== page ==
Australian budget

The Australian Budget has a history of running small deficits and surpluses with occasional blowouts. Contemporary history has seen General Government net debt to GDP approach 20% under Labor in 1995 and the Coalition in 2017. In between, a Coalition government under Prime Minister John Howard and Treasurer Peter Costello ran surpluses sufficient to pay net debt down to zero during Australia’s mining boom.

Ratings agencies have adjusted the sovereign credit rating over time to reflect this ebbing and flowing of debt. In 1975, Standard and Poors rated Australia AAA. By 1989 the rating had dropped two notches to AA. It was subsequently upgraded again to AAA as the Howard Government operated consecutive surpluses.

The major vulnerability for the Australian Budget is the external imbalance in an economy that runs persistent current account deficits. Because Australian banks borrow so much money in international markets largely to fund domestic mortgages they are constantly at risk of international liquidity shocks.

The Australian Budget steps in with public guarantees to the banking system when this happens. Thus, although the Australian Budget has relatively low debt-to-GDP metrics, credit rating agencies demand that they remain that way to preserve the AAA rating as a backstop to bank borrowing.

Australian politics insists that Australia sustain budget surpluses ostensibly because it is equated with good economic management. In truth, the surplus is simply a figment of the property bubble at the heart of the Australian economy that requires the support of the tax-payer to persist. The Australian Budget is the key stone in the Australian credit arch.

In recent years the Australian Budget has deteriorated as the structure of the economy has left is denuded of growth sources. As the mining booms passed and the enormous household debt (186% of GDP) stalled consumption and investment, fiscal deficits became a key component in GDP growth.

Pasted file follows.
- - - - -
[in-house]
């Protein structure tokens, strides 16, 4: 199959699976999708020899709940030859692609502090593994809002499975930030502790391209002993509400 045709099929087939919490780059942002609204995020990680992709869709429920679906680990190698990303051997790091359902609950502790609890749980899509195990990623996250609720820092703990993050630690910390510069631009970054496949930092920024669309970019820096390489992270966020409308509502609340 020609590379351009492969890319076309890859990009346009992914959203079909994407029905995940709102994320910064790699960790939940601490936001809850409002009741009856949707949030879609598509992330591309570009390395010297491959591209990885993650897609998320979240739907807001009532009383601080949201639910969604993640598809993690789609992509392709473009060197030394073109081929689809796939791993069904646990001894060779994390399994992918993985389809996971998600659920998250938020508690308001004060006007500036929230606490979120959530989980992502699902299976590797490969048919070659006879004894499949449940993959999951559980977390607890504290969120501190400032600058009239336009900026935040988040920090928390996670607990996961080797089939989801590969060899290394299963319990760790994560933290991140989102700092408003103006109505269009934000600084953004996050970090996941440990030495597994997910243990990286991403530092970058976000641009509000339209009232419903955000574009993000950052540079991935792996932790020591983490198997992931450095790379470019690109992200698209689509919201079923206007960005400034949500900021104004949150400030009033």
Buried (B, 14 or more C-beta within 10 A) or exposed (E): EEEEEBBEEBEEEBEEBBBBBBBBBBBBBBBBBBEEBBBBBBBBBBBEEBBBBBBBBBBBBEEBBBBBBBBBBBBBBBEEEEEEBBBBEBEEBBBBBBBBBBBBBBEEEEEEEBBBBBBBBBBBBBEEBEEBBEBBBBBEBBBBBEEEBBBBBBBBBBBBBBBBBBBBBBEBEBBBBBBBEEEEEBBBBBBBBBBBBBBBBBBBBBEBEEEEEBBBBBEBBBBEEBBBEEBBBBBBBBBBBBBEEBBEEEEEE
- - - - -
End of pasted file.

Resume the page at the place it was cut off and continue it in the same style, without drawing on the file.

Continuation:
As well, the disintegration of Australian political integrity associated with the end of the mining boom period doomed the Budget to successive regimes of neglect.

This very obviously undermined its role in the above system exposing Australia to deeper adjustments during future periods of global stress.

MacroBusiness covers all apposite data and wider analysis of these issues daily.

7

Coalition refuses to disclose cost of high-income tax cuts

By Leith van Onselen Last month, the Australia Institute (TAI) released analysis of the Morrison Government’s tax cut package, which reveals that they will make Australia’s tax system far less progressive with benefits flowing overwhelmingly to higher income earners: The centrepiece of this budget is large income tax cut that builds on the large income

28

Shorten’s elderly migrant visas to push up hospital waiting lists

By Leith van Onselen Over the weekend, Labor leader Bill Shorten pledged $500 million to fix waiting times at hospital emergency departments: Mr Shorten will declare that Australian doctors and nurses “deserve the best resources in the world” and must receive more commonwealth funding. “This is what people pay their taxes to Canberra for. I

16

Brace for austerity as “rock solid” NSW Budget surplus crumbles to dust

By Leith van Onselen NSW Treasurer Dominic Perrottet says the state’s Budget is expected to impacted by a $2.3 billion fall in revenue over the four years to 2021-22, primarily resulting from reduced GST receipts forecast in the April Federal Budget. Premier Gladys Berejik­lian had promised $4.3 billion worth of surpluses over four years during

17

Ombudsman: ATO bullying small business

By Leith van Onselen A year ago, Four Corners aired a joint investigation with Fairfax on the Australian Tax Office’s (ATO) alleged bullying of small businesses. The segment featured explosive allegations by former employee turned whistle blower, Richard Boyle, and others who claimed the ATO is driven by revenue collection. Following the report, both the

7

Australia’s social housing inadequate, overrun